Night Terrors

22990180_sI have written about Night Terrors for other blogs, but never for this one and I figured it was about time! My introduction to night terrors was about 5 years ago when my daughter was around 3. One night I heard her yelling and crying so I went quickly to her room. She was normally a very good sleeper, so this was strange. She was calling for me, and when I told her I was there and tried to hug her, she kicked and hit me and yelled “No, I want Mommy!!”. At this point, I was trying to figure out if she was possessed or just being a big pain! I later discovered it was neither, she had no idea what was going on, and there was no proof this was caused by a ghost!!

A night terror is a parasomnia disorder, like sleepwalking. Night terrors occur when a child is in Non-REM sleep (nightmares happen in REM sleep) and is transitioning from one sleep stage to another. Although night terrors can be upsetting for the adults in the child’s life, the child does not remember what has happened and they cause no harm.

There are several causes of night terrors, the most common being that your child is overtired.  Other causes can be medication your child is taking, fever, or sleep disorders.  I encourage you to mention night terrors to your pediatrician, especially if they happen often, and you notice other issues with your child’s sleep, such as snoring, restless sleeping, or frequent night wakening.  These together with night terrors could be an indication of a sleep disorder.

What should you do if your child has a night terror?

The first thing I would do if your child has a night terror for the first time is think back to if their bedtime was a little later than normal or if you child’s nap was shorter than normal.  If any of these factors were the case, just be sure to make bedtime a little earlier the next night.  If none of them seem to be the case, wait and see if it happens again.  If it doesn’t, do not worry about it.  If it continues happening, read below for some tips, and be sure to mention it to your child’s doctor as it could be a sign of something else going on.

Try not to touch your child while they are having a night terrors.  Physical contact can actually prolong the terror.  If they are however, getting out of bed, or falling out of bed, it is fine to put them back in.  I have also heard from a few people that picking their child up and sitting them on the toilet has gotten them out of the night terror.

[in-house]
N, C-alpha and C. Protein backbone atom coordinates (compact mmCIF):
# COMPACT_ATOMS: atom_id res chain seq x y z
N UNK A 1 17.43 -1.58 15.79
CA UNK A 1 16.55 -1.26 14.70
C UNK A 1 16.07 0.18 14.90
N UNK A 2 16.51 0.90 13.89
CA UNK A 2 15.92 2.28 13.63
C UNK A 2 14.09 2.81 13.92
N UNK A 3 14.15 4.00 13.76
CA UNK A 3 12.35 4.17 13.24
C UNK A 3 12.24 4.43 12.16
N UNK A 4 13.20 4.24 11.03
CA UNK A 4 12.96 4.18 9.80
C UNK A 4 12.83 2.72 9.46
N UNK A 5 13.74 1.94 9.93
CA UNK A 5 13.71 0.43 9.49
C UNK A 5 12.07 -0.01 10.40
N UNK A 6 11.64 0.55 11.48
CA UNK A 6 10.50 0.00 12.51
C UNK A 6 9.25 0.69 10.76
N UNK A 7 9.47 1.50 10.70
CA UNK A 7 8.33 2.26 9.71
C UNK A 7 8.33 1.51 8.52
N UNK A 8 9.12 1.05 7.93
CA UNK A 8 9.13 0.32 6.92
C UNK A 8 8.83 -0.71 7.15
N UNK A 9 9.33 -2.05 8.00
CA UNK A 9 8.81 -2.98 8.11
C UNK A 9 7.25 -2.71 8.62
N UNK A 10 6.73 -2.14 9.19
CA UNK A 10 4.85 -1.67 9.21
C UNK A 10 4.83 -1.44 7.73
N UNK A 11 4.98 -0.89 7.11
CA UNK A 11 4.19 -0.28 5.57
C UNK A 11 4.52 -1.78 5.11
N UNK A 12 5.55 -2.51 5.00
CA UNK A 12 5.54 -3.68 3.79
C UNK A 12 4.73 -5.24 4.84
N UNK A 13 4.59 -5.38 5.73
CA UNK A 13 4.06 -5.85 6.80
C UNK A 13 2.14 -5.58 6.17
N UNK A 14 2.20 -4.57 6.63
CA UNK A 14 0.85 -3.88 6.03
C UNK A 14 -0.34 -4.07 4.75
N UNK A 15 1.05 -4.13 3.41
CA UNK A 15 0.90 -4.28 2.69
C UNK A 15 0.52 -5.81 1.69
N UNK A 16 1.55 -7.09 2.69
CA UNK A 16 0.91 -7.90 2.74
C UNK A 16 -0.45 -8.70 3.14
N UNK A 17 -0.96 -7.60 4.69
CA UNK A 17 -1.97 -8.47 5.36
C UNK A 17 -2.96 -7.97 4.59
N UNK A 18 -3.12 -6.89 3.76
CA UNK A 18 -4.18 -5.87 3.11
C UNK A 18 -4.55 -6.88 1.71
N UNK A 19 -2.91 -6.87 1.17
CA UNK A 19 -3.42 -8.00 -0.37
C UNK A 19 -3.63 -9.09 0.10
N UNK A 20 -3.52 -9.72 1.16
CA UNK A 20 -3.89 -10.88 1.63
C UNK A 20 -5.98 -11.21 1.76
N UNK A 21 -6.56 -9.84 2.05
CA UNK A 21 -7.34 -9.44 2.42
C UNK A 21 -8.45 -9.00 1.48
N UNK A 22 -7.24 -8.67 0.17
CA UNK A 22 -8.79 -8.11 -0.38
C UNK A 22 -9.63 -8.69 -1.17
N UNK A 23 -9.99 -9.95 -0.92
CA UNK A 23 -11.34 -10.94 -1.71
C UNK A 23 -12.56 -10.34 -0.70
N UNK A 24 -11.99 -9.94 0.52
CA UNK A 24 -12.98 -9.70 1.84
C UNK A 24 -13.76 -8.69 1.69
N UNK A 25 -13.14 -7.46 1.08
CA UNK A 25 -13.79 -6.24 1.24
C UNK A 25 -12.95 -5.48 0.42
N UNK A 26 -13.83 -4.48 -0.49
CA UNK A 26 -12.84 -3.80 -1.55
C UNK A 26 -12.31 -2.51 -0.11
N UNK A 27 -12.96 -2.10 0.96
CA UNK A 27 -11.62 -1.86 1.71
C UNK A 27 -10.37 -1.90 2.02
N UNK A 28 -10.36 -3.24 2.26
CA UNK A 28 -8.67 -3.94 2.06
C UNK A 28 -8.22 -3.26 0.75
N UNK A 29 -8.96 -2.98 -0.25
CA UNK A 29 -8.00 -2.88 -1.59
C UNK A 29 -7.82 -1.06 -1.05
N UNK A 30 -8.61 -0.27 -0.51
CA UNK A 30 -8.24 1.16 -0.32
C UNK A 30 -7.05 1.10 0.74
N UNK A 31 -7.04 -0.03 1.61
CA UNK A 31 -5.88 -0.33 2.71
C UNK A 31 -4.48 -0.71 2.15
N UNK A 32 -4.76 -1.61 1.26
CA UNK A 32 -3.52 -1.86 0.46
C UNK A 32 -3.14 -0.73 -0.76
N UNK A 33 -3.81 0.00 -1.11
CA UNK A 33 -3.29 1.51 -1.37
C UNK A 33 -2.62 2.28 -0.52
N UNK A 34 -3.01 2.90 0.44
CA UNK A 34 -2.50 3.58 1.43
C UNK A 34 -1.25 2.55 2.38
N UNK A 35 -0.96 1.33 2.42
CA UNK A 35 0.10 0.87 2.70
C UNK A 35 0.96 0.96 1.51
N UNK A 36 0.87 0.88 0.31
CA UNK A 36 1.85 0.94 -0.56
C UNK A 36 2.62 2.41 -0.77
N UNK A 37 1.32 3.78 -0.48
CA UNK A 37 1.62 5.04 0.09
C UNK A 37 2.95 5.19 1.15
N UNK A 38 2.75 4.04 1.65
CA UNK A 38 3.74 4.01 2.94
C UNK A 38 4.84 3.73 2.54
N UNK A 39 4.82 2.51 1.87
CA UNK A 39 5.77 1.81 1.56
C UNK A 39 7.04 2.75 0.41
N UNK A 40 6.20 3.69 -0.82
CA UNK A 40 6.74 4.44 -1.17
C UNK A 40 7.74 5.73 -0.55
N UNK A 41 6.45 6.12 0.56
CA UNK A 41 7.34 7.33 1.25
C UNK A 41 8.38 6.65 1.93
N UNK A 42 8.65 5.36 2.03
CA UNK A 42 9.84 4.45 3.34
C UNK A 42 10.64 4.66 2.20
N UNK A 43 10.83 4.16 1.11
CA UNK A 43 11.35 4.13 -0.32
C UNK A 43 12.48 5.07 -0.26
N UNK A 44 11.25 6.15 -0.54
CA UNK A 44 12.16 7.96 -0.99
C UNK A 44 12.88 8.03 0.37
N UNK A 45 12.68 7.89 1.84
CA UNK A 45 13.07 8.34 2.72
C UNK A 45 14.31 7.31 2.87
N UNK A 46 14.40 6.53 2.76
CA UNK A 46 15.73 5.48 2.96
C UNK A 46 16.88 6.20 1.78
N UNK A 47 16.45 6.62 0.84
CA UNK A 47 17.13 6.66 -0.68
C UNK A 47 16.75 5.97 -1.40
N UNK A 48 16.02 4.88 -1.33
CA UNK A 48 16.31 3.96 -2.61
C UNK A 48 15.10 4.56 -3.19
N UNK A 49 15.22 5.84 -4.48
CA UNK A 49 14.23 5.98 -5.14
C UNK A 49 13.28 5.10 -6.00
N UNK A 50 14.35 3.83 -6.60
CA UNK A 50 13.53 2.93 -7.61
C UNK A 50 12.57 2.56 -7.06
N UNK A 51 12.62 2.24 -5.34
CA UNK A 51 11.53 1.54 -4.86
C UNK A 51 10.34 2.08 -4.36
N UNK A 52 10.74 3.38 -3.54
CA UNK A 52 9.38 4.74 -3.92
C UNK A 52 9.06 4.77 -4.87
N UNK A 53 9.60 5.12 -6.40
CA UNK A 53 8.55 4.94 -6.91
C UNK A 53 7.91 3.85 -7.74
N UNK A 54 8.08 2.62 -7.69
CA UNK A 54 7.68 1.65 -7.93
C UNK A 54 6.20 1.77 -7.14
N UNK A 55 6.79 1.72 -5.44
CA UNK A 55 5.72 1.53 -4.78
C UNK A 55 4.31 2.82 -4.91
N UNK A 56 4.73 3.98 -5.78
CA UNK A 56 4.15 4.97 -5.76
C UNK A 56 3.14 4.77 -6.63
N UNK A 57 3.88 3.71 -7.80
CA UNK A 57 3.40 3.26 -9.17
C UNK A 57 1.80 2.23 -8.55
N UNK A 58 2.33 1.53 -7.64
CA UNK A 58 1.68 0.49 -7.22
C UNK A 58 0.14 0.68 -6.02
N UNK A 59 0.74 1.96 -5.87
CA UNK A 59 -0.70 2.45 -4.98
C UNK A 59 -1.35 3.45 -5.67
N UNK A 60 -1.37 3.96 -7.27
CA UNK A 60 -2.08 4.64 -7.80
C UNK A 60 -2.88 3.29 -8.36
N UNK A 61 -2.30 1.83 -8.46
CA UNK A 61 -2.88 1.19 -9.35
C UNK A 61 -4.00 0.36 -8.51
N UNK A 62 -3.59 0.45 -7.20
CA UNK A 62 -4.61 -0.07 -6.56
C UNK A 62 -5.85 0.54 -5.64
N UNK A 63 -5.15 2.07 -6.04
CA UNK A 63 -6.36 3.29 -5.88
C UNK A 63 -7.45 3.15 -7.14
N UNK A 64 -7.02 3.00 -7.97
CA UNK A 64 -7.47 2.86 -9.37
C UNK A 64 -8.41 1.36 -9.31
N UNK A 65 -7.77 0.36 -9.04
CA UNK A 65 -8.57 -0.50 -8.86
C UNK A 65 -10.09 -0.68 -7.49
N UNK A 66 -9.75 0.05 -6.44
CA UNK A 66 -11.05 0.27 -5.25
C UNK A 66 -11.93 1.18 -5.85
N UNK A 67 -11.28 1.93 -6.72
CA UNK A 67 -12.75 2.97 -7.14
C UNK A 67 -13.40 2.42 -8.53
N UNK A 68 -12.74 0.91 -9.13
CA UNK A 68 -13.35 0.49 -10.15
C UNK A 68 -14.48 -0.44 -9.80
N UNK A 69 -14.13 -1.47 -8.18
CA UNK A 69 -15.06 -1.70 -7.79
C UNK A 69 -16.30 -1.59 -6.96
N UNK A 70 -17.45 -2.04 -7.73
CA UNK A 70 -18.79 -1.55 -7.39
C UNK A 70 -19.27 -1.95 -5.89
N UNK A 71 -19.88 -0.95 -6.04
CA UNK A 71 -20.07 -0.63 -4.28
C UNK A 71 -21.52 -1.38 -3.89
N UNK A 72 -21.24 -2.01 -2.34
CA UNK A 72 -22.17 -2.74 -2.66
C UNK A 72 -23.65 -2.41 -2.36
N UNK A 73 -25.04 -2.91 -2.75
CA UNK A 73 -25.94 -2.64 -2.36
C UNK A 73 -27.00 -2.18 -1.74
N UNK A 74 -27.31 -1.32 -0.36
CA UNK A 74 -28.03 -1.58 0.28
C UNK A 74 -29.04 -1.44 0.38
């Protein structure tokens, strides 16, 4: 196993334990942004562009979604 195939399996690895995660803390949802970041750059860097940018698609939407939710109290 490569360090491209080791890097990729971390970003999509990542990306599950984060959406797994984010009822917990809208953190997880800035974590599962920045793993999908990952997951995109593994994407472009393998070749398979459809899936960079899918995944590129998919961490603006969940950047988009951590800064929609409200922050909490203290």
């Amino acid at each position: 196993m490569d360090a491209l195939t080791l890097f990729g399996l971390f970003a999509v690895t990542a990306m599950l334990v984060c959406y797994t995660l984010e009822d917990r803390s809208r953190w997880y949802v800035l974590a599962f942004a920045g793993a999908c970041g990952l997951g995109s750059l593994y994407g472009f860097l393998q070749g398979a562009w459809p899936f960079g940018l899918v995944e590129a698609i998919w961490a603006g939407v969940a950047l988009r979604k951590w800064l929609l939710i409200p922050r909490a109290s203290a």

Also check the temperature of your child’s room at night.  It is better for us to sleep in cooler temperatures, from 65 to 72 degrees and I have heard from one family whose child stopped having night terrors once they turned down the temperature at night.

If your child regularly has night terrors at the same time (or at the same length of time from bedtime), you can wake them up around 15 minutes before that time to reset their body clock.  After doing this for a week or so, stop doing it and see if your child still has night terrors.

 

My daughter still occasionally has a night terror.  The other night she came to my bed crying.  I asked her if something was bothering her and she told me her brother was.  Her brother was sleeping, so I thought maybe she was having a dream.  I put her back in bed, told her I’d tell her brother to stop bothering her, and she was asleep immediately.  Since she fell asleep so quickly, I’m not positive she was ever really awake.  So even I, as someone who as studies this, isn’t totally sure all the time whether a night waking is a night terror or a nightmare!

 

4 Thoughts on “Night Terrors

  1. I blog quite often and I truly appreciate your information.
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  2. I feel lucky not to have experienced such a scary thing. It is good to know that the child does not remember the experience and appears to be unharmed by it.

  3. sleepwell on February 19, 2014 at 1:55 pm said:

    Hi Angela,

    I wish I had known about them before the first time my daughter had one as well! They are fairly common, I’ve posted these stats from http://www.nlm.nih.gov/medlineplus/ency/article/000809.htm “Night terrors are most common in boys ages 5 – 7, although they also can occur in girls. They are fairly common in children ages 3 – 7, and much less common after that. Night terrors may run in families. They can occur in adults, especially when there is emotional tension or the use of alcohol.”

  4. I’d never heard of this phenomenon! Does it happen often? It’s good for parents to know this exists, so they’ll be last scared if it happens.

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